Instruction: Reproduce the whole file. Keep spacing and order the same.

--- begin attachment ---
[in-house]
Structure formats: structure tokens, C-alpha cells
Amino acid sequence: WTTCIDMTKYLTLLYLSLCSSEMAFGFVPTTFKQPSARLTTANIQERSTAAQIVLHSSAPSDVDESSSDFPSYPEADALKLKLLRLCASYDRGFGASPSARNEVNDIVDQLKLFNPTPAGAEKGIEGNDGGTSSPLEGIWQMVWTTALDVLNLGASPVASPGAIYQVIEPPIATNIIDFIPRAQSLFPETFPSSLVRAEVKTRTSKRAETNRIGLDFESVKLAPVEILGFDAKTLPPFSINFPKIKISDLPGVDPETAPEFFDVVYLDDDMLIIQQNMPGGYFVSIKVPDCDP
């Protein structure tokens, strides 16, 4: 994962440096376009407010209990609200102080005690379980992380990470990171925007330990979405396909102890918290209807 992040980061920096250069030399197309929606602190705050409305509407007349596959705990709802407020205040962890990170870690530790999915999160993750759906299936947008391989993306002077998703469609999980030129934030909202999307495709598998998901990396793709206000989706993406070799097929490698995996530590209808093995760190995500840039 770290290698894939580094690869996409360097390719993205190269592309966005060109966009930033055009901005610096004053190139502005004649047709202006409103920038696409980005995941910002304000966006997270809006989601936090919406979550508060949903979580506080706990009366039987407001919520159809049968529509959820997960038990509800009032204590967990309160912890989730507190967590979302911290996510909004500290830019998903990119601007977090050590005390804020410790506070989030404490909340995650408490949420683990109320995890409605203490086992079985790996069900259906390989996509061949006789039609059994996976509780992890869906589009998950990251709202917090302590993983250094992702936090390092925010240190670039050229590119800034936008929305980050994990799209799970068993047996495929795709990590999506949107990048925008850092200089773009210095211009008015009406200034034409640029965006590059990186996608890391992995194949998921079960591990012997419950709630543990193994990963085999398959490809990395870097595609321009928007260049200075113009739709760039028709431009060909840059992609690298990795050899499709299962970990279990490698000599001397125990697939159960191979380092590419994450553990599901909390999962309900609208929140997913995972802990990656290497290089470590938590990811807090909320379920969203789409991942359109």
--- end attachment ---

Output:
[in-house]
Structure formats: structure tokens, C-alpha cells
Amino acid sequence: WTTCIDMTKYLTLLYLSLCSSEMAFGFVPTTFKQPSARLTTANIQERSTAAQIVLHSSAPSDVDESSSDFPSYPEADALKLKLLRLCASYDRGFGASPSARNEVNDIVDQLKLFNPTPAGAEKGIEGNDGGTSSPLEGIWQMVWTTALDVLNLGASPVASPGAIYQVIEPPIATNIIDFIPRAQSLFPETFPSSLVRAEVKTRTSKRAETNRIGLDFESVKLAPVEILGFDAKTLPPFSINFPKIKISDLPGVDPETAPEFFDVVYLDDDMLIIQQNMPGGYFVSIKVPDCDP
């Protein structure tokens, strides 16, 4: 994962440096376009407010209990609200102080005690379980992380990470990171925007330990979405396909102890918290209807 992040980061920096250069030399197309929606602190705050409305509407007349596959705990709802407020205040962890990170870690530790999915999160993750759906299936947008391989993306002077998703469609999980030129934030909202999307495709598998998901990396793709206000989706993406070799097929490698995996530590209808093995760190995500840039 770290290698894939580094690869996409360097390719993205190269592309966005060109966009930033055009901005610096004053190139502005004649047709202006409103920038696409980005995941910002304000966006997270809006989601936090919406979550508060949903979580506080706990009366039987407001919520159809049968529509959820997960038990509800009032204590967990309160912890989730507190967590979302911290996510909004500290830019998903990119601007977090050590005390804020410790506070989030404490909340995650408490949420683990109320995890409605203490086992079985790996069900259906390989996509061949006789039609059994996976509780992890869906589009998950990251709202917090302590993983250094992702936090390092925010240190670039050229590119800034936008929305980050994990799209799970068993047996495929795709990590999506949107990048925008850092200089773009210095211009008015009406200034034409640029965006590059990186996608890391992995194949998921079960591990012997419950709630543990193994990963085999398959490809990395870097595609321009928007260049200075113009739709760039028709431009060909840059992609690298990795050899499709299962970990279990490698000599001397125990697939159960191979380092590419994450553990599901909390999962309900609208929140997913995972802990990656290497290089470590938590990811807090909320379920969203789409991942359109």